As consumers’ appetite for smartphones and mobile devices continues to grow exponentially, the demand for digital financial services has been never been greater.
Combined with advances in technology and a push by the Indian government towards digital adoption along with growing smartphone penetration, India now stands on the cusp of a fintech revolution, upending the traditional notions of banking and how financial institutions serve their customers.
The potential for digital is evident in the evolution of customer preferences in the country. In India, smartphone adoption is expected to increase to a whopping 500 million users by 2020, representing an unprecedented opportunity for fintech to touch consumers’ lives. India’s Internet base is now second in the world behind China with eight out of 10 Indians using phones to access the Internet. That has spurred a growing wave of mobile commerce, with the potential to disrupt traditional commerce.
Fintech promises a radical shift in access to financial services. From paperless banking processes to third-party digital payment providers, to alternative lending and digital insurance, fintech is not only enabling financial inclusion but also giving faster and hassle-free access to financial products and services, fast becoming a social good.
According to research by IDC Financial Insights, about 86% of the financial services customers in Asia Pacific will be active on digital channels by 2020, with 15% transacting on digital channels alone. In the West, the demand for digital banking is so massive that even Goldman Sachs, a multi-billion dollar investment bank, plans to foray into digital consumer lending to diversify against its trading operations.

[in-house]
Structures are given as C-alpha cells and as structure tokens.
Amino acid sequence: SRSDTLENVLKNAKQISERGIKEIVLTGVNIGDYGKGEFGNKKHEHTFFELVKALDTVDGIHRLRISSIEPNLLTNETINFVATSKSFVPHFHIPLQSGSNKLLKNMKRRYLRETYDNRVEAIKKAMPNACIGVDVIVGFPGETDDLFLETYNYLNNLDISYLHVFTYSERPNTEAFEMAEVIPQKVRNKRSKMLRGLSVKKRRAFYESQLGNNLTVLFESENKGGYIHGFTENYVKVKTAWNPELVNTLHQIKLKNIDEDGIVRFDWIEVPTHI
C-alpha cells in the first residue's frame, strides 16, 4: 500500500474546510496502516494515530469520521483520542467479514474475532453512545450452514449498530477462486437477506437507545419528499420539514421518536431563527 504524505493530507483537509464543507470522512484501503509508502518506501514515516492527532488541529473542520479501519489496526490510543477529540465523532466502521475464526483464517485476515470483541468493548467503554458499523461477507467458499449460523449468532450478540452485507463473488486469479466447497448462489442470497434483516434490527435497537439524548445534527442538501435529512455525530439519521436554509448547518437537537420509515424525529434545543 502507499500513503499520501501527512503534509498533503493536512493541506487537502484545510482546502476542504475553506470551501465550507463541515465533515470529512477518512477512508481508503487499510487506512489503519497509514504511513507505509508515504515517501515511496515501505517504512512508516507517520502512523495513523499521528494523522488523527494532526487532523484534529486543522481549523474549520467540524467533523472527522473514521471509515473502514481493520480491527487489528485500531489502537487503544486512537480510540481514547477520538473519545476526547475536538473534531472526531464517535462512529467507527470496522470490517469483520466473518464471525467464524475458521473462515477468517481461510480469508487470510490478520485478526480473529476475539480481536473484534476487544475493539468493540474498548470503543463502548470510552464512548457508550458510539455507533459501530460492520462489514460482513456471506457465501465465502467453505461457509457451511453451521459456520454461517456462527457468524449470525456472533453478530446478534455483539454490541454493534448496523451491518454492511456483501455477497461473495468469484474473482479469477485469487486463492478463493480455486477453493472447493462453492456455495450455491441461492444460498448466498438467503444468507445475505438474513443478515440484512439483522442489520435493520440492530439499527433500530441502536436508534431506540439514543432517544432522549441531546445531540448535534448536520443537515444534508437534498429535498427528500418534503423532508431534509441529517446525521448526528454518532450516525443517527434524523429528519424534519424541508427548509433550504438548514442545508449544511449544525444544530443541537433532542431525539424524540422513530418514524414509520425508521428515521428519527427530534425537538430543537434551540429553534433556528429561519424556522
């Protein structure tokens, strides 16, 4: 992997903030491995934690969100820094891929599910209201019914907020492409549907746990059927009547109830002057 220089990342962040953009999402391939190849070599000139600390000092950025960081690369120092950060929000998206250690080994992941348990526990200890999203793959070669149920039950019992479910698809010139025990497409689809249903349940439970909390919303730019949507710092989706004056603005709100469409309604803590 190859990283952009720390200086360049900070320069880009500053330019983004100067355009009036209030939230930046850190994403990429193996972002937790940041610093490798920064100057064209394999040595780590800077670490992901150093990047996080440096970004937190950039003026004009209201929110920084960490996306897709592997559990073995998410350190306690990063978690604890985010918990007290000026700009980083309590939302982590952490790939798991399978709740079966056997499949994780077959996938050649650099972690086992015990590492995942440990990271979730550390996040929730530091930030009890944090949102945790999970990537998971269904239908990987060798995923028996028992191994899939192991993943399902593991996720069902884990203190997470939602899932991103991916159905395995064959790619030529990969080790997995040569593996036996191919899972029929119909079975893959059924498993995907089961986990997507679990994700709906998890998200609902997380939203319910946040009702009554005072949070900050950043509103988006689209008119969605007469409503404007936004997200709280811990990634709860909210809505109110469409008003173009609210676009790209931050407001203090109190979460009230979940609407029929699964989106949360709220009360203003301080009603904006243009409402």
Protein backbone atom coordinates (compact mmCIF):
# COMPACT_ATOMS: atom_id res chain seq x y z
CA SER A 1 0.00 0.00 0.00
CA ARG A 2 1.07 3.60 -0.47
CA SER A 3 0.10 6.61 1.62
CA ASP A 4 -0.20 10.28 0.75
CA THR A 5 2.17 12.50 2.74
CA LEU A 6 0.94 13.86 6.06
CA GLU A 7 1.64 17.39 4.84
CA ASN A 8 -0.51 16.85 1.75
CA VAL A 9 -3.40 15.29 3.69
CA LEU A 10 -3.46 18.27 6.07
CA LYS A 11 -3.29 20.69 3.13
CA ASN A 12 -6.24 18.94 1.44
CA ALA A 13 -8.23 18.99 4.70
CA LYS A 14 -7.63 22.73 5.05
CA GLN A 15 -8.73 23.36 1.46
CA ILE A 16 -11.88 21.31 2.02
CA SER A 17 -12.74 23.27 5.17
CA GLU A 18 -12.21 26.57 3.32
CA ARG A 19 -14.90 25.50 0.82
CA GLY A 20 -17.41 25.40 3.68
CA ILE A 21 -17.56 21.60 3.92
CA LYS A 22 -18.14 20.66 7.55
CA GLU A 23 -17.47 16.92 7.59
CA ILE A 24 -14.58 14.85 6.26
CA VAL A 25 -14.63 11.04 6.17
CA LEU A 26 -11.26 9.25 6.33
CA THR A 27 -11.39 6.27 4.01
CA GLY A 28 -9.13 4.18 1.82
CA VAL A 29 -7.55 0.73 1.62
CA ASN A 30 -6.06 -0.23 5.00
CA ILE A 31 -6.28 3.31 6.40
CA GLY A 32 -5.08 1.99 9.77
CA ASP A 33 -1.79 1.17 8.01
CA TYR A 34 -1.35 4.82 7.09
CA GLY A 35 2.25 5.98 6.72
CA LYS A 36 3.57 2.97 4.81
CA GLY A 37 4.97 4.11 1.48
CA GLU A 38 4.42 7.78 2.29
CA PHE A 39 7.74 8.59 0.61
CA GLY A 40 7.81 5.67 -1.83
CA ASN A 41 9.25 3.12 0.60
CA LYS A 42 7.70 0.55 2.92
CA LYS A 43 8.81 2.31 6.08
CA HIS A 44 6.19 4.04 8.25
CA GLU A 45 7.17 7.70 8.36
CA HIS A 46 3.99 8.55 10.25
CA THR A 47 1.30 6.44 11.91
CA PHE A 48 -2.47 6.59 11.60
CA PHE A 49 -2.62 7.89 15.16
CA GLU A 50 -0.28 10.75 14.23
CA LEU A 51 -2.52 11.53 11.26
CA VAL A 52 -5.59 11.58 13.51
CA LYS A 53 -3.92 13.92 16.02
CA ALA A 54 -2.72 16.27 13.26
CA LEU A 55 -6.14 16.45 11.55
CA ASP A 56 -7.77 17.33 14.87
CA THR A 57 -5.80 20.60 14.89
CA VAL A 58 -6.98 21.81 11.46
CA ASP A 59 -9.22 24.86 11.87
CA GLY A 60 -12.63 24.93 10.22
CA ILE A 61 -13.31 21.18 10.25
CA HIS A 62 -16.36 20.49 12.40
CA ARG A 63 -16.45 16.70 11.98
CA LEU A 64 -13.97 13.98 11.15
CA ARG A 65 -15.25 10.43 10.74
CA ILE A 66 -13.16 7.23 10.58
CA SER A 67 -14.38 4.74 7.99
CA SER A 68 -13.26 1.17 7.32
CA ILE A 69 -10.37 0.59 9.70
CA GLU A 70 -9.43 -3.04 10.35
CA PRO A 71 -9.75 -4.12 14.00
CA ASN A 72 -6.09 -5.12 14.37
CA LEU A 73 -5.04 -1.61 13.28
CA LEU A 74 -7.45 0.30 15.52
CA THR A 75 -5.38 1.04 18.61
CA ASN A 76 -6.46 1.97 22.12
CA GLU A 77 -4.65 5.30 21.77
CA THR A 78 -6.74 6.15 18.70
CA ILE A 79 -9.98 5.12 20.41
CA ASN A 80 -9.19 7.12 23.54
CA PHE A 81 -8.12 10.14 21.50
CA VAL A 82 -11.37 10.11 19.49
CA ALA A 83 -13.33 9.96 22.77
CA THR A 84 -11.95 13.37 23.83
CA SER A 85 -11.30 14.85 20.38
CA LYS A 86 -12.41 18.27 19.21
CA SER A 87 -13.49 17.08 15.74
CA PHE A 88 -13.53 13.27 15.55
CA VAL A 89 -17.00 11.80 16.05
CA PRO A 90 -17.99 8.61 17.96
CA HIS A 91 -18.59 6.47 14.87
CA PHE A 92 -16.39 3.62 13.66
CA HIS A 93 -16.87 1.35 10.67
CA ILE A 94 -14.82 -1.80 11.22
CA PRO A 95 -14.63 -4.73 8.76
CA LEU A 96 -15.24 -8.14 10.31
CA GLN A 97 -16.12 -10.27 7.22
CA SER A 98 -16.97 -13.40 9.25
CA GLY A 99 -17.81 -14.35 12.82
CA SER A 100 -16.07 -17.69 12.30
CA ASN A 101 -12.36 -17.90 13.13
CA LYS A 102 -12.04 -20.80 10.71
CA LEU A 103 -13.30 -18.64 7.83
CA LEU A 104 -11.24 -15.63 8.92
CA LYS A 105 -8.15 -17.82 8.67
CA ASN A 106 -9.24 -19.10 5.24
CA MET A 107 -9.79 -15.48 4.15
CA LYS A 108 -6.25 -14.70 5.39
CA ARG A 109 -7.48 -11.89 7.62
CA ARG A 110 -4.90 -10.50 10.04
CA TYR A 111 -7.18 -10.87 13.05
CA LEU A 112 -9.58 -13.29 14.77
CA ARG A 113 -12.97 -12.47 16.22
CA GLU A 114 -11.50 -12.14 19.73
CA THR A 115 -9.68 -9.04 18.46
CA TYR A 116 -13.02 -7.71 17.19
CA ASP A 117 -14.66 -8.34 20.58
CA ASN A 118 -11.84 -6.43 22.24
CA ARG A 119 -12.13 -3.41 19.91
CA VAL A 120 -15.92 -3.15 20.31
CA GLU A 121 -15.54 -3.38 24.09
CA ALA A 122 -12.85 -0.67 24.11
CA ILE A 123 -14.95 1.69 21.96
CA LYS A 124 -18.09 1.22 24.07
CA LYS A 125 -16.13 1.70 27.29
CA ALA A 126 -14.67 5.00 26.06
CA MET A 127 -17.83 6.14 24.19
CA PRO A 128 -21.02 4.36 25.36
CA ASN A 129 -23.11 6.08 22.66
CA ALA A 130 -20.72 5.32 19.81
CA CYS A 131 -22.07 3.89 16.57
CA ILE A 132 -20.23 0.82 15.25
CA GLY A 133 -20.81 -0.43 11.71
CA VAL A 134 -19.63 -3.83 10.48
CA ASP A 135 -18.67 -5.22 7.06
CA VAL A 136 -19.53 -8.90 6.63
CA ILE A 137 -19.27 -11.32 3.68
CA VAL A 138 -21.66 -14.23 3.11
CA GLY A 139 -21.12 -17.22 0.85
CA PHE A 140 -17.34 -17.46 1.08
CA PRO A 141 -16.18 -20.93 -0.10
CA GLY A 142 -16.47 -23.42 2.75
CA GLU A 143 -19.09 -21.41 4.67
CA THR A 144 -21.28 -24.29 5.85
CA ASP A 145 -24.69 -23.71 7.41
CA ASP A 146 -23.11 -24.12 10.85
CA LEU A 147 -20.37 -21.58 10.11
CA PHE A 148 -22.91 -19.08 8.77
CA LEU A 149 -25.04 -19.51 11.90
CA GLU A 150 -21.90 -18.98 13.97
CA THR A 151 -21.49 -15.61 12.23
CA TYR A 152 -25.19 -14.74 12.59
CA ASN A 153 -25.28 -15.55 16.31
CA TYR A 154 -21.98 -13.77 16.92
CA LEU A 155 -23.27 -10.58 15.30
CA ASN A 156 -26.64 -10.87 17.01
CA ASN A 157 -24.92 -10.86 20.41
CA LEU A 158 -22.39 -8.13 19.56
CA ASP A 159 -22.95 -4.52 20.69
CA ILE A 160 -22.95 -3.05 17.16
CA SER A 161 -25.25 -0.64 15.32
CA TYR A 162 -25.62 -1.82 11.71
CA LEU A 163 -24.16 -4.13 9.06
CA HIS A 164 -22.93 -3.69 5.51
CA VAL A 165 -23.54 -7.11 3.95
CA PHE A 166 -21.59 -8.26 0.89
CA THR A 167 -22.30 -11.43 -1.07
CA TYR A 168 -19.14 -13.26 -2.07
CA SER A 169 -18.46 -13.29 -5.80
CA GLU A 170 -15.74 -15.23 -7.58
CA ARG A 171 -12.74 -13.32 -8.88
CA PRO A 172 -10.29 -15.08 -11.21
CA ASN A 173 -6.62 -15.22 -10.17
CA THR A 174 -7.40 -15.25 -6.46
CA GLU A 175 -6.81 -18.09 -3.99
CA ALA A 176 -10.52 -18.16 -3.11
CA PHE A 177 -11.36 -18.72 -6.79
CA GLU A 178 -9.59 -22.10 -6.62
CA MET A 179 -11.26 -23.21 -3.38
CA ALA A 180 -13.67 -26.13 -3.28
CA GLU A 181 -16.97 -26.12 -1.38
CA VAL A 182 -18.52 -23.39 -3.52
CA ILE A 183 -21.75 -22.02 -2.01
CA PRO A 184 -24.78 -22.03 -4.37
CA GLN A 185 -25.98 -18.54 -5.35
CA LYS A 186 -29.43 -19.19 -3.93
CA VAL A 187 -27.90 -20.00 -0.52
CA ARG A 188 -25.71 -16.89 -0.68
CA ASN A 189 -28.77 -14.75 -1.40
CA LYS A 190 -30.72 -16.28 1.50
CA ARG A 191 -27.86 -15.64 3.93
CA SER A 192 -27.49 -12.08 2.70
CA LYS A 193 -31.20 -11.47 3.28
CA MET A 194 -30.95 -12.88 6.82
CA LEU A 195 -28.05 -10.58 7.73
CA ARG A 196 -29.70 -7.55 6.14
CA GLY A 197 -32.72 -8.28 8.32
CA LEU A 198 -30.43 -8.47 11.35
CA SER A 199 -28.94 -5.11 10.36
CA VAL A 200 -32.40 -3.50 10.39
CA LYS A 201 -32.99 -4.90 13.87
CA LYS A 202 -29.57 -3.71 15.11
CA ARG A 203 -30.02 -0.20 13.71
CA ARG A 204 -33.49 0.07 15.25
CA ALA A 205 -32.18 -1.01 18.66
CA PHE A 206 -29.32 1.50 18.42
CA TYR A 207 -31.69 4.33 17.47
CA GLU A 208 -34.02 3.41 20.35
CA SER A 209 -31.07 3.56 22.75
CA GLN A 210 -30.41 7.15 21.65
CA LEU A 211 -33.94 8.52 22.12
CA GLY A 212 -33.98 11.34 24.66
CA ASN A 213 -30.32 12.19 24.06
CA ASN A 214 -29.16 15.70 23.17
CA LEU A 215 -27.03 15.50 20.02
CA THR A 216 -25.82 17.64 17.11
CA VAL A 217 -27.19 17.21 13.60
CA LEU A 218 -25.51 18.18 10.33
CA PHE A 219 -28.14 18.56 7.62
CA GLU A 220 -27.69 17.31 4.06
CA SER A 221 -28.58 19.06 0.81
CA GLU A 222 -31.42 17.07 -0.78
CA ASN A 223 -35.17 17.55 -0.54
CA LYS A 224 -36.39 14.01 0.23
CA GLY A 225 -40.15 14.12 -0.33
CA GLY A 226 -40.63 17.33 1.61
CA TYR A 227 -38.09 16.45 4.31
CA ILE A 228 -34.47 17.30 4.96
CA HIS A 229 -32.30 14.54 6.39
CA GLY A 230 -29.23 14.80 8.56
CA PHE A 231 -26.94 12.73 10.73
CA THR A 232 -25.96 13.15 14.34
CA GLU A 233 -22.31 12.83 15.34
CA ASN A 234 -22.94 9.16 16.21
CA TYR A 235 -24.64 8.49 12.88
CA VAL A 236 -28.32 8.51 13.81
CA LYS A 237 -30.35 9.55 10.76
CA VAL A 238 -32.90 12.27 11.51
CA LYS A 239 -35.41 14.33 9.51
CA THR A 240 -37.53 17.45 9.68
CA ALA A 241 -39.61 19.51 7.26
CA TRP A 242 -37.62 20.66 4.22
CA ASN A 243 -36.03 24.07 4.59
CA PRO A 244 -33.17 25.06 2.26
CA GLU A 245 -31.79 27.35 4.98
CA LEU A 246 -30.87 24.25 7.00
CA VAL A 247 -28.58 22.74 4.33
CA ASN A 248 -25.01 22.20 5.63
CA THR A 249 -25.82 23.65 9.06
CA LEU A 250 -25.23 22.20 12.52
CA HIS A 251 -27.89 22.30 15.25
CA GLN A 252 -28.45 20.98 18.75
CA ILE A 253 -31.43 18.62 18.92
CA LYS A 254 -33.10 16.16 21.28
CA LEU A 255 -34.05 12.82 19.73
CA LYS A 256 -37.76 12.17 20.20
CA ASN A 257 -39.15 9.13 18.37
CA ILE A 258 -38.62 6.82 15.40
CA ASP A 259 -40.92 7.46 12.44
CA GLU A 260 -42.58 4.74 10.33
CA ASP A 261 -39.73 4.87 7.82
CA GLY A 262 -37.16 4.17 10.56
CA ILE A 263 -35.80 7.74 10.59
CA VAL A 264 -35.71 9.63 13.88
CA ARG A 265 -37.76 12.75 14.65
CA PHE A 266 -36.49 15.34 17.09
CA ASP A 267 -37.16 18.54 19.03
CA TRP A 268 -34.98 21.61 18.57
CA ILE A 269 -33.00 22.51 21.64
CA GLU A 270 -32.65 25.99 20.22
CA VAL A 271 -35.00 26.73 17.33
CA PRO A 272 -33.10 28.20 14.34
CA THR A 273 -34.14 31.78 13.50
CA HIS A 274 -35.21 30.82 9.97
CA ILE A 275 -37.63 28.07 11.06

While traditional financial institutions in India and elsewhere recognize the need for digital transformation and superior customer experiences, they are often hindered by legacy technology and traditional processes. With nimble and agile fintech players leveraging the latest technology to create hyper-efficiencies, many financial institutions have begun to collaborate with fintech players in order to stay relevant in the rapidly-evolving digital age.
Enabling the fintech revolution
Underpinning the emerging fintech revolution are the latest advances in technology – from big data analytics and machine learning to cloud adoption, artificial intelligence, blockchain, and open banking application programming interface (APIs), among others.
Many banks and financial institutions are keen to leverage their vast trove of databases, partnering with fintech players that can create transformational banking experiences for customers using the latest digital technology. Overall, a quarter of Asia Pacific banks plan to have an API strategy by 2018, allowing digital platforms to leverage their database towards creating more customer-friendly experiences, as IDC research shows. APIs enable customers to view and compare banking information securely in one place, for instance.
Meanwhile, the most promising fintech opportunities in India will lie in leveraging existing data and analytics as well as in improving customer experiences, research by PWC shows.
One of the largest beneficiaries of fintech will be small and medium-sized businesses who have thus far been underserved by traditional lending. Alternative lending platforms are set to fill this huge unmet demand for more efficient and seamless access to credit for businesses. Rubique’s proprietary algorithm, for instance, helps bring much-needed predictability for loans for small and medium-sized business. The cost and operational efficiencies from fintech-enabled lending aren’t lost on banks and NBFCs keen to seek out more creditworthy customers.